CAPEC Details
Name User-Controlled Filename
Likelyhood of attack Typical severity
High High
Summary An attack of this type involves an adversary inserting malicious characters (such as a XSS redirection) into a filename, directly or indirectly that is then used by the target software to generate HTML text or other potentially executable content. Many websites rely on user-generated content and dynamically build resources like files, filenames, and URL links directly from user supplied data. In this attack pattern, the attacker uploads code that can execute in the client browser and/or redirect the client browser to a site that the attacker owns. All XSS attack payload variants can be used to pass and exploit these vulnerabilities.
Prerequisites The victim must trust the name and locale of user controlled filenames.
Solutions Design: Use browser technologies that do not allow client side scripting. Implementation: Ensure all content that is delivered to client is sanitized against an acceptable content specification. Implementation: Perform input validation for all remote content. Implementation: Perform output validation for all remote content. Implementation: Disable scripting languages such as JavaScript in browser Implementation: Scan dynamically generated content against validation specification
Related Weaknesses
CWE ID Description
CWE-20 Improper Input Validation
CWE-86 Improper Neutralization of Invalid Characters in Identifiers in Web Pages
CWE-96 Improper Neutralization of Directives in Statically Saved Code ('Static Code Injection')
CWE-116 Improper Encoding or Escaping of Output
CWE-184 Incomplete List of Disallowed Inputs
CWE-348 Use of Less Trusted Source
CWE-350 Reliance on Reverse DNS Resolution for a Security-Critical Action
CWE-697 Incorrect Comparison
Related CAPECS
CAPEC ID Description
CAPEC-165 An attacker modifies file contents or attributes (such as extensions or names) of files in a manner to cause incorrect processing by an application. Attackers use this class of attacks to cause applications to enter unstable states, overwrite or expose sensitive information, and even execute arbitrary code with the application's privileges. This class of attacks differs from attacks on configuration information (even if file-based) in that file manipulation causes the file processing to result in non-standard behaviors, such as buffer overflows or use of the incorrect interpreter. Configuration attacks rely on the application interpreting files correctly in order to insert harmful configuration information. Likewise, resource location attacks rely on controlling an application's ability to locate files, whereas File Manipulation attacks do not require the application to look in a non-default location, although the two classes of attacks are often combined.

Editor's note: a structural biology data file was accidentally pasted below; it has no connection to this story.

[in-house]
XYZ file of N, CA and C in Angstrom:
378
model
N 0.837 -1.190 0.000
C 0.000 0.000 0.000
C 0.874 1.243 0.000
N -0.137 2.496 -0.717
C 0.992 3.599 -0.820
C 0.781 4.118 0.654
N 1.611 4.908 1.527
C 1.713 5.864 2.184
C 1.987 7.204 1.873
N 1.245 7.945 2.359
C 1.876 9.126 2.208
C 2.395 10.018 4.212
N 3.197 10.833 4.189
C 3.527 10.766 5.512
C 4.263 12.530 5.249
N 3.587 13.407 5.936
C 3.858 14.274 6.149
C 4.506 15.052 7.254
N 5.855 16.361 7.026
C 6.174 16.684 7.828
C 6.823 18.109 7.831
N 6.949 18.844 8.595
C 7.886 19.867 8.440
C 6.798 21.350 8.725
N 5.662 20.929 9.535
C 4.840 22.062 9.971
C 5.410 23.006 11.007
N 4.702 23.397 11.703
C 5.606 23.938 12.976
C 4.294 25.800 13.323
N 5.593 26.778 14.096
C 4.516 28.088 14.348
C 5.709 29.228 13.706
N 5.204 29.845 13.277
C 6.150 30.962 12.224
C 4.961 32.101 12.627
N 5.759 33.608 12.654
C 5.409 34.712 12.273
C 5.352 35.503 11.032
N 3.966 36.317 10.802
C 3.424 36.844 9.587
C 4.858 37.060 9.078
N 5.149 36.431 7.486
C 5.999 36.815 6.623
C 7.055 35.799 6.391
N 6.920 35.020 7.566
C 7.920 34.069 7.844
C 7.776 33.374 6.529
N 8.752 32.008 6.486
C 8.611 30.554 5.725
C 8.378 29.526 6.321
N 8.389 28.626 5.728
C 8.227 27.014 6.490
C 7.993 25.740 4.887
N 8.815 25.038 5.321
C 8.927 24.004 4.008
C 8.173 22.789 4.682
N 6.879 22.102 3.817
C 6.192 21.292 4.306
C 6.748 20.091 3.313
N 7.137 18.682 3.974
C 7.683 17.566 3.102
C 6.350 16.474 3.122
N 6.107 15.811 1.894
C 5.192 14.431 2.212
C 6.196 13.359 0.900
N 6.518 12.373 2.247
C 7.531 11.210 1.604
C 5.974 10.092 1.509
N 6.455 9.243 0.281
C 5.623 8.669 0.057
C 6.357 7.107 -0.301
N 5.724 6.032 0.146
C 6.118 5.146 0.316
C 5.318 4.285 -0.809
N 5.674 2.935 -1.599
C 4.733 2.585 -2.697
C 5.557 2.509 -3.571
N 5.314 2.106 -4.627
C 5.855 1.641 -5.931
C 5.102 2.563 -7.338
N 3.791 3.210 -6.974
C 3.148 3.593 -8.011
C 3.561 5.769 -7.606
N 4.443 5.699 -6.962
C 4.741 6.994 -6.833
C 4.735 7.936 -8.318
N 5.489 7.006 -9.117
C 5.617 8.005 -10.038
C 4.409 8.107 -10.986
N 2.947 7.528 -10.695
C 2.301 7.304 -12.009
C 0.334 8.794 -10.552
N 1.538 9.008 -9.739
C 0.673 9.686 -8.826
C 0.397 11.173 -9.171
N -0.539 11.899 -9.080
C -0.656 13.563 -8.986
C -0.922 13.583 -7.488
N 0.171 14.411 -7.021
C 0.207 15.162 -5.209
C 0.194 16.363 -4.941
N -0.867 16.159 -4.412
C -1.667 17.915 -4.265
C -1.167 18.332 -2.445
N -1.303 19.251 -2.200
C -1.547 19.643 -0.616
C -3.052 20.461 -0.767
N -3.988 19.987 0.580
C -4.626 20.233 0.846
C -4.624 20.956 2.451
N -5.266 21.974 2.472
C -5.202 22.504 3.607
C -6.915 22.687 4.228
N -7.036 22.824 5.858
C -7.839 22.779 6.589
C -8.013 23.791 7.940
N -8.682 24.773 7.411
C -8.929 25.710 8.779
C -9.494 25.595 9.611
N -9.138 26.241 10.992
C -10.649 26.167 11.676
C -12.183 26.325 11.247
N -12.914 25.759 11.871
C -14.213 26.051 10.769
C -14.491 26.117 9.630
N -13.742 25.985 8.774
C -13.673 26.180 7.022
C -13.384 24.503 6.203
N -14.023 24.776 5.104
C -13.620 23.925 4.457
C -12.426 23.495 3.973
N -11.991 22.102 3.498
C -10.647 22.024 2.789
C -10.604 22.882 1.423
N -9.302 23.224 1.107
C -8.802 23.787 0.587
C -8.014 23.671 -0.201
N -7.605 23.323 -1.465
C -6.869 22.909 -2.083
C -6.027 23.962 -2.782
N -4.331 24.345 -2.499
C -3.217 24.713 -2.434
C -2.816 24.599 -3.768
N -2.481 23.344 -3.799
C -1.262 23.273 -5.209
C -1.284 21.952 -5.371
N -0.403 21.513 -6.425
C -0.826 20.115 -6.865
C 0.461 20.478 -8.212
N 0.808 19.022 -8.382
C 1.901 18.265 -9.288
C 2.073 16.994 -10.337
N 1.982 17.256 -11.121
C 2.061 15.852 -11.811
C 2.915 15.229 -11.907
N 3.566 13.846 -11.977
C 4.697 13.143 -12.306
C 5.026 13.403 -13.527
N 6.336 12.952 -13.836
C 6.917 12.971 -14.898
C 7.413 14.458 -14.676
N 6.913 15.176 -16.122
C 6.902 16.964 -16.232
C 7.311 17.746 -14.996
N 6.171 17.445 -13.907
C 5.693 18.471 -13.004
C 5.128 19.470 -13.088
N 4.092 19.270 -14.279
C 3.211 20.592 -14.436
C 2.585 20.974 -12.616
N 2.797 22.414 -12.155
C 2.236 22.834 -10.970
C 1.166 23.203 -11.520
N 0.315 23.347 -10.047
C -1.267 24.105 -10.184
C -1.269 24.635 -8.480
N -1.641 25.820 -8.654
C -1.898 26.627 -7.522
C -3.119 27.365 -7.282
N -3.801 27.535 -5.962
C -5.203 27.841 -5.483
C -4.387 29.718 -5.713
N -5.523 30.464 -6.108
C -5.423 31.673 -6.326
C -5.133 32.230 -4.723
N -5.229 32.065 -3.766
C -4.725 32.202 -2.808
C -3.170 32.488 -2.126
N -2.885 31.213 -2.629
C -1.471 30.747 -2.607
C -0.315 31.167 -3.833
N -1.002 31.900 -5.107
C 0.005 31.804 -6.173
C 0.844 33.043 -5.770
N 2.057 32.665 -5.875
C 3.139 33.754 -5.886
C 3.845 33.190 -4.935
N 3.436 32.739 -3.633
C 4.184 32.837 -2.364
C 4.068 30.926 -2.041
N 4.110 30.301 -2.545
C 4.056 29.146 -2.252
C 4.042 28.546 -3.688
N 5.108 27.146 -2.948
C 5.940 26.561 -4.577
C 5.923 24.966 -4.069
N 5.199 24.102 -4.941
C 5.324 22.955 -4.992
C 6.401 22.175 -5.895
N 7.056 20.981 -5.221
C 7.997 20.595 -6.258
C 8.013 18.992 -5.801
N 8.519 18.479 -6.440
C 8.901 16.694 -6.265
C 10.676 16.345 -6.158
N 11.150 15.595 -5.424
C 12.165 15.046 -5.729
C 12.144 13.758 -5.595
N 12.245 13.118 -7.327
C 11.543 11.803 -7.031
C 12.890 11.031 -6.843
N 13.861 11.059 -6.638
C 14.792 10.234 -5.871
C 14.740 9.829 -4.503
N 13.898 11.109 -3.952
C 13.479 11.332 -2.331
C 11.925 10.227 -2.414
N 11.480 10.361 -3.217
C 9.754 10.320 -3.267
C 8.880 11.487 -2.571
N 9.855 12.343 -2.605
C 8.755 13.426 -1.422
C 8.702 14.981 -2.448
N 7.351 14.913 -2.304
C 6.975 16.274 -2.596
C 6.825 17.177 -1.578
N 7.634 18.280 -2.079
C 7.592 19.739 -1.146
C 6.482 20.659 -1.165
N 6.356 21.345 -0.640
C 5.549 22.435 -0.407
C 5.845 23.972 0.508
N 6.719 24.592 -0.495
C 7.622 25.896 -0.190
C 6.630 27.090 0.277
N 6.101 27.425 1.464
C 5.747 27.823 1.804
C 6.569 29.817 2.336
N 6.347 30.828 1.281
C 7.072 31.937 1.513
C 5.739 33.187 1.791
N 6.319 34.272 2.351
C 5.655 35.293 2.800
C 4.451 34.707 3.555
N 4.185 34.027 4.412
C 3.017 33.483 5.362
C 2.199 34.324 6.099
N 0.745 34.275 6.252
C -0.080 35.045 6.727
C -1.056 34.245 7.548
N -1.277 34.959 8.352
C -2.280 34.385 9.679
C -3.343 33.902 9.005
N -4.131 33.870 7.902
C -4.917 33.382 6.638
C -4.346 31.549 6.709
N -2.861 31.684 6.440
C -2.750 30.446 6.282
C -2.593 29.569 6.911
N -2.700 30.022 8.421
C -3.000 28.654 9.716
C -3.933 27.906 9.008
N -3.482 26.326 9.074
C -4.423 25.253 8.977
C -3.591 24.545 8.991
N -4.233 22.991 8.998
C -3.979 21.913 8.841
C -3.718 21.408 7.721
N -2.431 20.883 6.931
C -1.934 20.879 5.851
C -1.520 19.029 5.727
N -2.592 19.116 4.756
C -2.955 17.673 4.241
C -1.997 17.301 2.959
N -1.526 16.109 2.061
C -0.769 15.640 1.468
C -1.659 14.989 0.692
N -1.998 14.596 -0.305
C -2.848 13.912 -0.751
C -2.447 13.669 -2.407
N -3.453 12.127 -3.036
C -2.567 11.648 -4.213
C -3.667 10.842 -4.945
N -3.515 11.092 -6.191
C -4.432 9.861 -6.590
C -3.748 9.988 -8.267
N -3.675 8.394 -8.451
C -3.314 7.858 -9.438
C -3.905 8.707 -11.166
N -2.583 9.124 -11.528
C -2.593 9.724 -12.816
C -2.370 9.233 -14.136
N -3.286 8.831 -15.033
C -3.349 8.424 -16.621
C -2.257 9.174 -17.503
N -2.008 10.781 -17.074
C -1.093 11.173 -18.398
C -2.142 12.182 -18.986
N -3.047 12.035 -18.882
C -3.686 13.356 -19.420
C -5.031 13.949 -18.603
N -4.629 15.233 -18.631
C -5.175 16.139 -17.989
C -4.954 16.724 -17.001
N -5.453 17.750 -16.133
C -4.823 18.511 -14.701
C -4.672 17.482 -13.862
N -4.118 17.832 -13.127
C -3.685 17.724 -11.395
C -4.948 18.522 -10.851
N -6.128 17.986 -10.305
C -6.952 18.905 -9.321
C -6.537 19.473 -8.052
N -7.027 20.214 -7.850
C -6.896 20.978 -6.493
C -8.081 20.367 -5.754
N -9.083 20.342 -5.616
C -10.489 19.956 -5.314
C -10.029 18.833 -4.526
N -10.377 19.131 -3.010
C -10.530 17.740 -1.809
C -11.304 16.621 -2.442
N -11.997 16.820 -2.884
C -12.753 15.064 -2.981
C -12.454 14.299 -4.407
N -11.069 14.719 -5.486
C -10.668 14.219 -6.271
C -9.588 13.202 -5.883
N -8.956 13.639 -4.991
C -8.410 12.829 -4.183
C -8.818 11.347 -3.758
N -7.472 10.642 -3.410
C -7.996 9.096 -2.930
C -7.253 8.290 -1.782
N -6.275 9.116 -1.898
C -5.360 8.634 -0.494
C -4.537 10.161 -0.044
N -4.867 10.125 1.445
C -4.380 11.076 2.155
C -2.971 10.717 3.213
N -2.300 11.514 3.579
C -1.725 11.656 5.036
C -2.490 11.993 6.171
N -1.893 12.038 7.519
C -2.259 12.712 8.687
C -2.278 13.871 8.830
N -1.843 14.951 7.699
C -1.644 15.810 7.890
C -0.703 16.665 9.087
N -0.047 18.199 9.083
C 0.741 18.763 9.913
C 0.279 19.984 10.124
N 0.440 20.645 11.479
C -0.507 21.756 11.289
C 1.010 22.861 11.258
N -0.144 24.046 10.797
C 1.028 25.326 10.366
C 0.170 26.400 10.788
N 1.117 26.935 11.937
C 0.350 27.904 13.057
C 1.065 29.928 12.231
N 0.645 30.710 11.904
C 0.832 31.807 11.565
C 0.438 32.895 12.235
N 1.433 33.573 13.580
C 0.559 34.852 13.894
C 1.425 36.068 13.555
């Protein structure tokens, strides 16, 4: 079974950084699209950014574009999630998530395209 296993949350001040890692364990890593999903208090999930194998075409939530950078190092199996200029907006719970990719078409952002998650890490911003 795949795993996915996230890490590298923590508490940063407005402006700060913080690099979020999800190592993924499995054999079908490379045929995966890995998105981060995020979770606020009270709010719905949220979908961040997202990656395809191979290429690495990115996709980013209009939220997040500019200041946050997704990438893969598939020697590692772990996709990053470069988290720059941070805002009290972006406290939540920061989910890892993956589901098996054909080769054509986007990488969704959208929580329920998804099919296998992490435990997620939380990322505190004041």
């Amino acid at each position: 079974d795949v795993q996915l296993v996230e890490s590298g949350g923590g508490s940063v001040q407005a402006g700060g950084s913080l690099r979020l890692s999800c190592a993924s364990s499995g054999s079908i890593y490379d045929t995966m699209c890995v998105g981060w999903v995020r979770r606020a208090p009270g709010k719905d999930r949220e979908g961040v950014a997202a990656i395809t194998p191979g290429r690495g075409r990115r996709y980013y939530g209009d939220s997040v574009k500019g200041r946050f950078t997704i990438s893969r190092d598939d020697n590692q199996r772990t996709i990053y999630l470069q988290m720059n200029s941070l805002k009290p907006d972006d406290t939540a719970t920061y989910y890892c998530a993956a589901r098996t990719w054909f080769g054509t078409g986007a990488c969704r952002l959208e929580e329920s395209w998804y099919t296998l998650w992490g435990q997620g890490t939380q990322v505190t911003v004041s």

CAPEC-592 This type of attack is a form of Cross-site Scripting (XSS) where a malicious script is persistenly "stored" within the data storage of a vulnerable web application. Initially presented by an adversary to the vulnerable web application, the malicious script is incorrectly considered valid input and is not properly encoded by the web application. A victim is then convinced to use the web application in a way that creates a response that includes the malicious script. This response is subsequently sent to the victim and the malicious script is executed by the victim's browser. To launch a successful Stored XSS attack, an adversary looks for places where stored input data is used in the generation of a response. This often involves elements that are not expected to host scripts such as image tags (<img>), or the addition of event attibutes such as onload and onmouseover. These elements are often not subject to the same input validation, output encoding, and other content filtering and checking routines.